14 key interior design styles: what sets them apart?

Modern, industrial, Scandinavian, shabby chic – the list of various interior design styles is oh so long! Unfortunately, for many, selecting a favourite style for your home and combining different styles is a real challenge. To make things simpler, an Australian interior design company Rochele Decorating has put together a brief introduction into key interior design styles. Thanks to this, finding your way in the world of style has become much easier.


    Modern style typically refers to a home with clean, sharp lines, a simple colour palette, where the choice of materials, most likely, includes glass and steel.

    Modern style highlights every element, including furniture. There is no chaos, no mess, no clutter. „Sleek“ is an appropriate word for describing the modern style.

      Modern style Source: rocheledecorating.com.au


      Modern and contemporary are two styles that are often used interchangeably and mistaken for one another. The primary difference separating modern and contemporary design styles is that modern strictly stands for the design movement that started in the 20th century. Contemporary, on the other hand, is more fluid and does not constitute a single particular style. For example, contemporary style may include curved lines, whereas modern design does not.

      Contemporary Style Source: Pinterest


      The minimalist concept stems from the modern design and simplifies it even further. Colour palettes are neutral and smooth; furnishings are simple, so features and accessories are in no way excessive.

      Minimalism is ultimately defined by functionality and ultra-sharp lines.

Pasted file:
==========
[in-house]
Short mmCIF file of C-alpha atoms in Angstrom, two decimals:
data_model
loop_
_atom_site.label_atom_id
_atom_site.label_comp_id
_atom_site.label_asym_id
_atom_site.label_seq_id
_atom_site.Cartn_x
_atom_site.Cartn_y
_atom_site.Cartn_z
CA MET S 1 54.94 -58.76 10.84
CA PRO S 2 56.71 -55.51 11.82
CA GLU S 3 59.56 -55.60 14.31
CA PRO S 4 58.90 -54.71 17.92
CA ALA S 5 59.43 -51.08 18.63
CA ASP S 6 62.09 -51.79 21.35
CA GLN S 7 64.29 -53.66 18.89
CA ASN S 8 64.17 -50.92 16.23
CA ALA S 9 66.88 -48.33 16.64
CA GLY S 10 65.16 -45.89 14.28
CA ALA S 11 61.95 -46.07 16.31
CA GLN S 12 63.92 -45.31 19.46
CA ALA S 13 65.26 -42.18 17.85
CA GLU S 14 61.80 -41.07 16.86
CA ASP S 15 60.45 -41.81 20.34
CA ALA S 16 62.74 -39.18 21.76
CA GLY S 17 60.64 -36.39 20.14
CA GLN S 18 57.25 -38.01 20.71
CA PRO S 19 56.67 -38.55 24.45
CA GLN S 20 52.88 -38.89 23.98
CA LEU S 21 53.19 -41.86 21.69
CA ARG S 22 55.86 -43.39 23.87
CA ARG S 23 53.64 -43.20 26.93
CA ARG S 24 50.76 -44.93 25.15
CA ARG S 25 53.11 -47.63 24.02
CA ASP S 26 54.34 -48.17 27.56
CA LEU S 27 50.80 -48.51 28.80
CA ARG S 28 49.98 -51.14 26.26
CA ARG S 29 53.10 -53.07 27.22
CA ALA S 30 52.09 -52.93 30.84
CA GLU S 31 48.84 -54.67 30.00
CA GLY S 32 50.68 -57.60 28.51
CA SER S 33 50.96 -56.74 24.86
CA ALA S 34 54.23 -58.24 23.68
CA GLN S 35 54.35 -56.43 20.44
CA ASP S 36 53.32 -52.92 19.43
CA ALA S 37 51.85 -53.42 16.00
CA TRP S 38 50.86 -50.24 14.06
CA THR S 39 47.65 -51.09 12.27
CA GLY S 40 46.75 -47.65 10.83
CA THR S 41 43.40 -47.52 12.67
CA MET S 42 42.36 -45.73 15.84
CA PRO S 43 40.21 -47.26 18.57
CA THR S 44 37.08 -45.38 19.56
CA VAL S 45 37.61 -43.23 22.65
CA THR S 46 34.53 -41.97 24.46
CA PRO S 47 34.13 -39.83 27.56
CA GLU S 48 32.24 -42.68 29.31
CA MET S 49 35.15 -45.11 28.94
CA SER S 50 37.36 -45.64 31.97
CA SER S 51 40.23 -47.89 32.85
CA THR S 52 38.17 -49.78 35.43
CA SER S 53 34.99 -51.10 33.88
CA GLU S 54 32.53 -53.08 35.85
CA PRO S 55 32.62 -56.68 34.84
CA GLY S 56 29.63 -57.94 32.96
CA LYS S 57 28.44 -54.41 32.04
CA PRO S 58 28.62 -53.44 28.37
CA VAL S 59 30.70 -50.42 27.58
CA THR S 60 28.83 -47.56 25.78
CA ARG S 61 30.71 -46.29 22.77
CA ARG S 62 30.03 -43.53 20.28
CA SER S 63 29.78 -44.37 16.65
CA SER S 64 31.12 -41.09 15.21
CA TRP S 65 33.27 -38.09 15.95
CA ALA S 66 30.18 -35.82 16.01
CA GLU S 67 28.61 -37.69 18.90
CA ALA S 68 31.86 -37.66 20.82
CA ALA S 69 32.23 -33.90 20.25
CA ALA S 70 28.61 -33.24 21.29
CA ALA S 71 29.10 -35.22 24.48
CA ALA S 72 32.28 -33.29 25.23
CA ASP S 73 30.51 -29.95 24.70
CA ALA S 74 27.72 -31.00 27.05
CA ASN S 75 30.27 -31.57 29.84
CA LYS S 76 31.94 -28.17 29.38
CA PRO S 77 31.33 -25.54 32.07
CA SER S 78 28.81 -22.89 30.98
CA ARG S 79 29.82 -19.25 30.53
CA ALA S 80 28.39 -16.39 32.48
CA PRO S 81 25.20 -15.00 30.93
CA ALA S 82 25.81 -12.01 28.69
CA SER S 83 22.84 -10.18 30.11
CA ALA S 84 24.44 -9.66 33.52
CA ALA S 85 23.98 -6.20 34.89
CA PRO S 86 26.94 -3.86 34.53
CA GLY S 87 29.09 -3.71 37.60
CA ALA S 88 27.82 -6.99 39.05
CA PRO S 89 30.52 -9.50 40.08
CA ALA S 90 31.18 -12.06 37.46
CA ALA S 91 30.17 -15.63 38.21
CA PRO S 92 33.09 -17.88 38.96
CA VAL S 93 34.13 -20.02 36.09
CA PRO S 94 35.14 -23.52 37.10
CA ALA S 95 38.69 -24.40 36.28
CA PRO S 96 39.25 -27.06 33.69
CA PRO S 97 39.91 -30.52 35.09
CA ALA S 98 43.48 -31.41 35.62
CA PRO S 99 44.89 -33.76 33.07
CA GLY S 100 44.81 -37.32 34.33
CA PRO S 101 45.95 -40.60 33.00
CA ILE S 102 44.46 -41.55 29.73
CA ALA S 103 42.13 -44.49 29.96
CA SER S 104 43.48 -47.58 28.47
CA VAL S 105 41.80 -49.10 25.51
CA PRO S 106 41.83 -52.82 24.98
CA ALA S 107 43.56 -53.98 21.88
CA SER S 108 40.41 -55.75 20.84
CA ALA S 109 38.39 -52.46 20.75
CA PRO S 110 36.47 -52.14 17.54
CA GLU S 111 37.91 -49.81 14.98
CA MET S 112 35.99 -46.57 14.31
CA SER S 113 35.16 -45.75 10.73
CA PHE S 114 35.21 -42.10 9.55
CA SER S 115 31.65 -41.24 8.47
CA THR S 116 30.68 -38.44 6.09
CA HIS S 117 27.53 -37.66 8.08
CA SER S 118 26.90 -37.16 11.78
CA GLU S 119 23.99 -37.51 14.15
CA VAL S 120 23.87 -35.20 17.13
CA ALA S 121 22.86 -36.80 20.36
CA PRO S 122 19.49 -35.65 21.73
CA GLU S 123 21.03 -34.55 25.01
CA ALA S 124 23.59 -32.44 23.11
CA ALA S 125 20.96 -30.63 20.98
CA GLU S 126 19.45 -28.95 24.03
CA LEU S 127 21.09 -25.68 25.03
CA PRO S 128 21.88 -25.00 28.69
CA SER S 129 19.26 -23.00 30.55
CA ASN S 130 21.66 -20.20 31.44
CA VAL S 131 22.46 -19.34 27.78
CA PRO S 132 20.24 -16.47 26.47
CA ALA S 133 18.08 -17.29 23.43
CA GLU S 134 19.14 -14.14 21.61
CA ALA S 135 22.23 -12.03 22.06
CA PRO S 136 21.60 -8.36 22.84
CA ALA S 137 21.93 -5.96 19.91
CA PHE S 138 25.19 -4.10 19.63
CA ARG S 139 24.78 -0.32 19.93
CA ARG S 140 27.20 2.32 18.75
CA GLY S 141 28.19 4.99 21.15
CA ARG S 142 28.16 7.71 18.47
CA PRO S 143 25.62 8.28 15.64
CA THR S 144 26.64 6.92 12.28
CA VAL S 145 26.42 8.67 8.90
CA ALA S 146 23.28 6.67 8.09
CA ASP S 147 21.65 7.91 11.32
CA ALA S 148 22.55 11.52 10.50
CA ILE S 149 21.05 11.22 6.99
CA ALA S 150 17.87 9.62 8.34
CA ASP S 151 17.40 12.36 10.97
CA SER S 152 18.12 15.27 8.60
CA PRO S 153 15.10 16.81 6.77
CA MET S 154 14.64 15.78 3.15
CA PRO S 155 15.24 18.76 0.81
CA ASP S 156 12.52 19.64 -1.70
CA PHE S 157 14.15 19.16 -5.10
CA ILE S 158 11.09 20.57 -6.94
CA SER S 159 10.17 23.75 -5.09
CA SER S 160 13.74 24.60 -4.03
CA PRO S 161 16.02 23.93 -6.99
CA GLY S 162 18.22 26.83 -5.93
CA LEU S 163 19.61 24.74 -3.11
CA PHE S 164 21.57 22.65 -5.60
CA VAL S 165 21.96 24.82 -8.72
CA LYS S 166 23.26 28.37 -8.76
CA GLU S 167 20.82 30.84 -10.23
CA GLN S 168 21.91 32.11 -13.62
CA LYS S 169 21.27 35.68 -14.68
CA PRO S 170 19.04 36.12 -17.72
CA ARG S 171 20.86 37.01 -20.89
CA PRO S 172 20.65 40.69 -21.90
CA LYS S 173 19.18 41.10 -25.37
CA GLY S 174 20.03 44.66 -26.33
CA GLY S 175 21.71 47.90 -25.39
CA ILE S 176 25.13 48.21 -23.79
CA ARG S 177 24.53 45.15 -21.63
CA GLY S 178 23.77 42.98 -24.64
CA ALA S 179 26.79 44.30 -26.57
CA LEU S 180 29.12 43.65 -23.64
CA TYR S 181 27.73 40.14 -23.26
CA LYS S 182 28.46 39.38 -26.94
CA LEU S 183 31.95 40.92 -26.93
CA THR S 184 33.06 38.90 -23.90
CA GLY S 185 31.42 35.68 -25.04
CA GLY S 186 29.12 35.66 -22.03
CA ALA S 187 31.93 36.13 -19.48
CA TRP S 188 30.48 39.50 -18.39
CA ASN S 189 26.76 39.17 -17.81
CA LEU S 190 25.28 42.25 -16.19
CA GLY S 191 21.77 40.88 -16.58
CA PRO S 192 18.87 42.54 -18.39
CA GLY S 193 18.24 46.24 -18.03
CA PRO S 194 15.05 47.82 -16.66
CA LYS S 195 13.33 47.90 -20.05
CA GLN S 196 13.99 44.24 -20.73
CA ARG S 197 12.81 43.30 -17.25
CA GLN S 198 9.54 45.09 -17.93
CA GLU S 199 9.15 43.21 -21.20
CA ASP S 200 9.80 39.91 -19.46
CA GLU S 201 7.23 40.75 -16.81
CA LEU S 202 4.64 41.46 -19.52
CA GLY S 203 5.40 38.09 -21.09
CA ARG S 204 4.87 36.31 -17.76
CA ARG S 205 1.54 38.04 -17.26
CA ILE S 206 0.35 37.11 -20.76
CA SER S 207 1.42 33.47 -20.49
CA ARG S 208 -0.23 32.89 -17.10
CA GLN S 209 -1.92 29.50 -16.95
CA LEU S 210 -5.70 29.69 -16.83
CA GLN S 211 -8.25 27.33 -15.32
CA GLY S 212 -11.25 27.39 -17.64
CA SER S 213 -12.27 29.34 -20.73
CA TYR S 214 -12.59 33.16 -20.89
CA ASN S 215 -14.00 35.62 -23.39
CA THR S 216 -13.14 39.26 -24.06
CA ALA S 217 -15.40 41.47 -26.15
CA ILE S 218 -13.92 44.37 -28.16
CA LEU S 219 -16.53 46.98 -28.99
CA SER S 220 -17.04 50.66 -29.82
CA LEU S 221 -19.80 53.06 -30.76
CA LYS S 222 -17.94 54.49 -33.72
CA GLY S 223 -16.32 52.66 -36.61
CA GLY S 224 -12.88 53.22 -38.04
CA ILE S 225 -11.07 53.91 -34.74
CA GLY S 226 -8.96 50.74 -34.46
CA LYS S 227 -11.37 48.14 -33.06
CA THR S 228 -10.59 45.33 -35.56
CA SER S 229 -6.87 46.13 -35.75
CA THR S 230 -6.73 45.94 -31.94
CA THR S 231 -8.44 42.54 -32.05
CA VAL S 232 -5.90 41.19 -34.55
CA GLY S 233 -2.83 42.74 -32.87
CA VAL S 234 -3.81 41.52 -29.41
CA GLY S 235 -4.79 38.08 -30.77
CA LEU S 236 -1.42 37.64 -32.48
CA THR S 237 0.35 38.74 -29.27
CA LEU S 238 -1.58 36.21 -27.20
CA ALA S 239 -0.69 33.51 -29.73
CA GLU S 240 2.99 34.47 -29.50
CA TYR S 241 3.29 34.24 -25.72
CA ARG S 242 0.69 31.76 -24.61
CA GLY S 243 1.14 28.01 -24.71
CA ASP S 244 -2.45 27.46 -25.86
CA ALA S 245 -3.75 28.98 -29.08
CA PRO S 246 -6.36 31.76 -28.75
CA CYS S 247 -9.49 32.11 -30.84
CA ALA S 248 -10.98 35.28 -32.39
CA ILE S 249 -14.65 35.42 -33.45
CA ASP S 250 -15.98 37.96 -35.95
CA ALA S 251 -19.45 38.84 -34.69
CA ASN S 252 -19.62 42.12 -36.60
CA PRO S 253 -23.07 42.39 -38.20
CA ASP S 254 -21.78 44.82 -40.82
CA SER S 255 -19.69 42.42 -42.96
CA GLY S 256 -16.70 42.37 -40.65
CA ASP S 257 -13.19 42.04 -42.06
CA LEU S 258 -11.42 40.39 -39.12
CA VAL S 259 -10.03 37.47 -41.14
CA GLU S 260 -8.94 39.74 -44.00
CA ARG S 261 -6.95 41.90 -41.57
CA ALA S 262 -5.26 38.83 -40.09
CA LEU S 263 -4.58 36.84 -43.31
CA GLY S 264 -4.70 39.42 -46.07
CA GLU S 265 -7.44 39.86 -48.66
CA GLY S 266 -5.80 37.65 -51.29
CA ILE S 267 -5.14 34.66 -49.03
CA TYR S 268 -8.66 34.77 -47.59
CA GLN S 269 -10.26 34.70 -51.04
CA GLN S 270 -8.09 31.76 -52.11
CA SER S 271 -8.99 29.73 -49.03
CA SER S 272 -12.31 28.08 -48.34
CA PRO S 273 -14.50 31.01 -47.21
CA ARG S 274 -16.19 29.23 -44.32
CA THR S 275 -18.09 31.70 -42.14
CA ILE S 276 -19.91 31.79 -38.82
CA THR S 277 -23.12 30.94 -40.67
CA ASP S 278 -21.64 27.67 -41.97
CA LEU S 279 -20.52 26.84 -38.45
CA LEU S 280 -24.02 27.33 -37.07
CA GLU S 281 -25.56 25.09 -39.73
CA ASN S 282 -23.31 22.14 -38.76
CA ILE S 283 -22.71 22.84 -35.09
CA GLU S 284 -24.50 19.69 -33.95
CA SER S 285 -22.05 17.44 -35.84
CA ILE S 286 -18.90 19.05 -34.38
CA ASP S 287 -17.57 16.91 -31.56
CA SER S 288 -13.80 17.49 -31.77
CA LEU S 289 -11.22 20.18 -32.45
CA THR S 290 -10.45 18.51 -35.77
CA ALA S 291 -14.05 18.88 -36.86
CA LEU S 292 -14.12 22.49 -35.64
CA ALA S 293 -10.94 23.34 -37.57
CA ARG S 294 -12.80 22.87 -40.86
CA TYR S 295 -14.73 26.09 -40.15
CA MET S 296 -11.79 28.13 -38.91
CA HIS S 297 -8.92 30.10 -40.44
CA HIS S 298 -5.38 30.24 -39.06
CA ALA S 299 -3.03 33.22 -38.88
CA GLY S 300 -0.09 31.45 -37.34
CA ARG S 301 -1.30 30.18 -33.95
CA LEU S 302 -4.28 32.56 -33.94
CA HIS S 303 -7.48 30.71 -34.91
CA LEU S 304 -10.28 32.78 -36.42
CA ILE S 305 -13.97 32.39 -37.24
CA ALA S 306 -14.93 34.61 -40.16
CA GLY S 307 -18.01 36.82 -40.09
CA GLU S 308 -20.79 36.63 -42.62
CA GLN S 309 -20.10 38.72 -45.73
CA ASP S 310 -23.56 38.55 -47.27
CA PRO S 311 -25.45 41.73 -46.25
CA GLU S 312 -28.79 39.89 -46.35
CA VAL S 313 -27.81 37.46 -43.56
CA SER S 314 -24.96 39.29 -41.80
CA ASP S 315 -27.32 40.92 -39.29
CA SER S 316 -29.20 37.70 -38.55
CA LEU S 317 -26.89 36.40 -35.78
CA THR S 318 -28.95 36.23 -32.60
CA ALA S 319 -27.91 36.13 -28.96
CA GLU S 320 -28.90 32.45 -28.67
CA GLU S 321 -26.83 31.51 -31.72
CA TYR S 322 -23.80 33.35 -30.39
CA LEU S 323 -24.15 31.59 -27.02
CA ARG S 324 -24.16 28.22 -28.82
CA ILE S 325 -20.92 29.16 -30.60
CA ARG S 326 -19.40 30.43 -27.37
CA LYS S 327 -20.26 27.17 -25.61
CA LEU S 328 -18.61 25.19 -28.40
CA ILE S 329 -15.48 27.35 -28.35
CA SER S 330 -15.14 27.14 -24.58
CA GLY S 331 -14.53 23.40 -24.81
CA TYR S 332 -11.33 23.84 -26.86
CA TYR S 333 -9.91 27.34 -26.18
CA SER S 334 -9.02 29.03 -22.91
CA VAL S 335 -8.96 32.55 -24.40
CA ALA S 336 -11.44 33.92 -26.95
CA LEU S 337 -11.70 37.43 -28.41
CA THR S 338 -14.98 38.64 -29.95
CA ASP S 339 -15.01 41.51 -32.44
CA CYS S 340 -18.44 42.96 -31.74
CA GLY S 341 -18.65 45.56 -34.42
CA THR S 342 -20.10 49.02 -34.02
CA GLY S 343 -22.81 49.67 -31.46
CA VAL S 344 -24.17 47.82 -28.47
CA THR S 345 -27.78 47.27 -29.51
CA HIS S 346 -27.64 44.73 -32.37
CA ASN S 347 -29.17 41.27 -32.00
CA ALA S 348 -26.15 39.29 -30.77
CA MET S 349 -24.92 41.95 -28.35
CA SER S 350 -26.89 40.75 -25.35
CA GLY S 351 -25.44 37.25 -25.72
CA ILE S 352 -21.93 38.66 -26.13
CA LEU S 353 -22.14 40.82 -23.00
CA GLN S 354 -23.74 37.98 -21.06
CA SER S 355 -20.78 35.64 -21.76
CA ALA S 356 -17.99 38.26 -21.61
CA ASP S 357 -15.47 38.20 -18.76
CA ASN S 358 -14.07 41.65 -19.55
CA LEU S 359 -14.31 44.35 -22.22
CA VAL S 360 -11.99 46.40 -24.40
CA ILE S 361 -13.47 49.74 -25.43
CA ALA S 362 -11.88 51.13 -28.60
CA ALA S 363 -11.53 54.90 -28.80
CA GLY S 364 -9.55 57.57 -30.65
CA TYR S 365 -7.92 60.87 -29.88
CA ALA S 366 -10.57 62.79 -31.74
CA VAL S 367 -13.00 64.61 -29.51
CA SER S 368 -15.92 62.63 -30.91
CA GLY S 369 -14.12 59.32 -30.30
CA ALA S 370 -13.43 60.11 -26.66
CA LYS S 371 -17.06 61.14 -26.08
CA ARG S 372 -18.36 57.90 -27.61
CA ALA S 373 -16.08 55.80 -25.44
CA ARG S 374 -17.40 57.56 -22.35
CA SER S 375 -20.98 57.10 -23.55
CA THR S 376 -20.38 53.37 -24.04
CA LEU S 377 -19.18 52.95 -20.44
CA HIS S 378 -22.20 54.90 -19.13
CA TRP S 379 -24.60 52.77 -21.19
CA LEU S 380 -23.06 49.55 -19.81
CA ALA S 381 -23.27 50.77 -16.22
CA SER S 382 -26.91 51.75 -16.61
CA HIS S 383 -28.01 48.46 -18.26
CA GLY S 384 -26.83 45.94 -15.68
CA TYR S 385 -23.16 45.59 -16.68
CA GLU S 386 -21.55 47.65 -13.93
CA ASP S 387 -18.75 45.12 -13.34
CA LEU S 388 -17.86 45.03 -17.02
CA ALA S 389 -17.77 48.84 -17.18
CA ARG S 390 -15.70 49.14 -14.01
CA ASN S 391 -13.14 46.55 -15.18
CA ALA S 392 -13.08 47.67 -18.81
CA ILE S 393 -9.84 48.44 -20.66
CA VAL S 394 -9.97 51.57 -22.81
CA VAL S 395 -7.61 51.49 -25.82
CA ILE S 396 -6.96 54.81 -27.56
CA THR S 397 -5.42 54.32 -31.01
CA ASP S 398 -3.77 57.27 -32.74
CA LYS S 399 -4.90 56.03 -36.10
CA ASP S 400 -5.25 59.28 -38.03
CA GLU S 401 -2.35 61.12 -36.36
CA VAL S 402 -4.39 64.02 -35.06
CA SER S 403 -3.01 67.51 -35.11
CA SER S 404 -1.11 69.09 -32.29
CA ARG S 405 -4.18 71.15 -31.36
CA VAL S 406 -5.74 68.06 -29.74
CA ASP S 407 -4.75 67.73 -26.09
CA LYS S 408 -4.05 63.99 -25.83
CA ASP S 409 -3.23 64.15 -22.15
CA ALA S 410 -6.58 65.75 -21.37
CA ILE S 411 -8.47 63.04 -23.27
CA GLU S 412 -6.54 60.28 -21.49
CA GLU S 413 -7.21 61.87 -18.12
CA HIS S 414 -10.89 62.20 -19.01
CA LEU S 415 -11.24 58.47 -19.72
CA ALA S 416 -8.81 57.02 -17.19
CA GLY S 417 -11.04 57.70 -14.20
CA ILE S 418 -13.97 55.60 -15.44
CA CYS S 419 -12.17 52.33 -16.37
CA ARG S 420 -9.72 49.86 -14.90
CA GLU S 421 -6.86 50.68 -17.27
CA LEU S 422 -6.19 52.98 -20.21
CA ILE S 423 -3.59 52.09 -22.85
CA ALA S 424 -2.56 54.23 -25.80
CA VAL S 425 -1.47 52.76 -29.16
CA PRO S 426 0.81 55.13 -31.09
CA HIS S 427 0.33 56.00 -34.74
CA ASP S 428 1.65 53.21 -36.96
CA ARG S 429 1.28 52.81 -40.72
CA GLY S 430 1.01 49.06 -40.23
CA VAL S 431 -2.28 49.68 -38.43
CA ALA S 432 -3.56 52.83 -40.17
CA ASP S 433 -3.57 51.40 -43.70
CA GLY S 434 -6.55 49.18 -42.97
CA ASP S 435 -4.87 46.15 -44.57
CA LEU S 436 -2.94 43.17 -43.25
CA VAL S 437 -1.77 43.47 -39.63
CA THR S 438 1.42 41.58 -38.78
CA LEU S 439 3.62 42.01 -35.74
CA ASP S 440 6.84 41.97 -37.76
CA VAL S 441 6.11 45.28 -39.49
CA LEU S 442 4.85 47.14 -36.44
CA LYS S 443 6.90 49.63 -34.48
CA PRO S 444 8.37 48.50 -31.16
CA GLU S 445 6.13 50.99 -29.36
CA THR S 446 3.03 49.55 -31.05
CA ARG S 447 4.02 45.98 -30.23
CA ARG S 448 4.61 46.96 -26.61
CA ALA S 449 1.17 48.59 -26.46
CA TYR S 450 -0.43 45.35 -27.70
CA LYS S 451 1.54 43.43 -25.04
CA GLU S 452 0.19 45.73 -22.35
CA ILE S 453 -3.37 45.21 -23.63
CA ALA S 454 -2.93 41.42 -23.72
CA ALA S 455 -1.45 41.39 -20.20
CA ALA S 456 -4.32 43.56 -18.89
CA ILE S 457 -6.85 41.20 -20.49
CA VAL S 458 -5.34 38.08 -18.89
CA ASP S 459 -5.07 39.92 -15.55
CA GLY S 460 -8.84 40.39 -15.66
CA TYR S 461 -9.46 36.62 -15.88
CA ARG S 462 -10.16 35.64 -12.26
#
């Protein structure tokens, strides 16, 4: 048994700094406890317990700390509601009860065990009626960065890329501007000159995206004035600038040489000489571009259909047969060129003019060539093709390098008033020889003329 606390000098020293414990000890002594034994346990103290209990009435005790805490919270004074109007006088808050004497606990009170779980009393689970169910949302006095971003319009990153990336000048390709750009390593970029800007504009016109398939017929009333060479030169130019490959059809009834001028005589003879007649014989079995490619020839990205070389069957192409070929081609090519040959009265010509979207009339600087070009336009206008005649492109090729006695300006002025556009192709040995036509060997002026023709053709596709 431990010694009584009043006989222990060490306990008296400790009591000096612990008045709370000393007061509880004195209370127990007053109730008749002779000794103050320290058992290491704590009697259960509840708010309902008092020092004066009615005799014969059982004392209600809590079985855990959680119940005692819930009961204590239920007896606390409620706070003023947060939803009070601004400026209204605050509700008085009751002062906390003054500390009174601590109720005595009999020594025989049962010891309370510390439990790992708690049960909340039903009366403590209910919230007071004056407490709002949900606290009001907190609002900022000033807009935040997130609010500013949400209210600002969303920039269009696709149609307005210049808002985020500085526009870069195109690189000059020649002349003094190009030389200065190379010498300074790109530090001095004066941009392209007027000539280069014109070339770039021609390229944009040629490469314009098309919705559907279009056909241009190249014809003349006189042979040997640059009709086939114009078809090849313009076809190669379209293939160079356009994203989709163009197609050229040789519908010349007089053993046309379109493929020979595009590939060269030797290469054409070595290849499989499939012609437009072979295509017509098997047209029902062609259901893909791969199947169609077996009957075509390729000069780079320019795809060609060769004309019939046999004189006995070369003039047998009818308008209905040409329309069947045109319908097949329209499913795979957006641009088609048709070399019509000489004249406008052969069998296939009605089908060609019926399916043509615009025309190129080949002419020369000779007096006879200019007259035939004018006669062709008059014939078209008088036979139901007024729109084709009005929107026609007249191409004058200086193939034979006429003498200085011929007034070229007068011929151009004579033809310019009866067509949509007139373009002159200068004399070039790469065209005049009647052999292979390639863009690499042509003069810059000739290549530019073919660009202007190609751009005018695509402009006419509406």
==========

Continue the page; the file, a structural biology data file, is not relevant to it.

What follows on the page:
Minimalist Style Source: Pinterest


      As the name suggests, industrial style draws inspiration from industrial warehouses and urban lofts.

      Features have an unfinished look that catches the eye. In a home like this, it is not uncommon to see unplastered brickwork, uncovered pipes and wood. A textbook example of an industrial-style home is a converted industrial building.

      Imagine high ceilings, old timber and metal light fixtures that illuminate sparsely placed functional furniture. A few photos or pieces of abstract art add a bit of colour to an otherwise neutral colour scheme.

      Industrial Style Source: Pinterest

      1. MID-twentieth CENTURY MODERN

      Mid-century modern celebrates the style of the 1950s and 60s with retro nostalgia and some elements of minimalism. The key theme for mid-century design is functionality.

      This style emphasises clear shapes without any excessive features, and easy-to-use design, as well as simple mechanisms, are the key. In addition, attention is given to natural shapes such as an egg-shaped chair.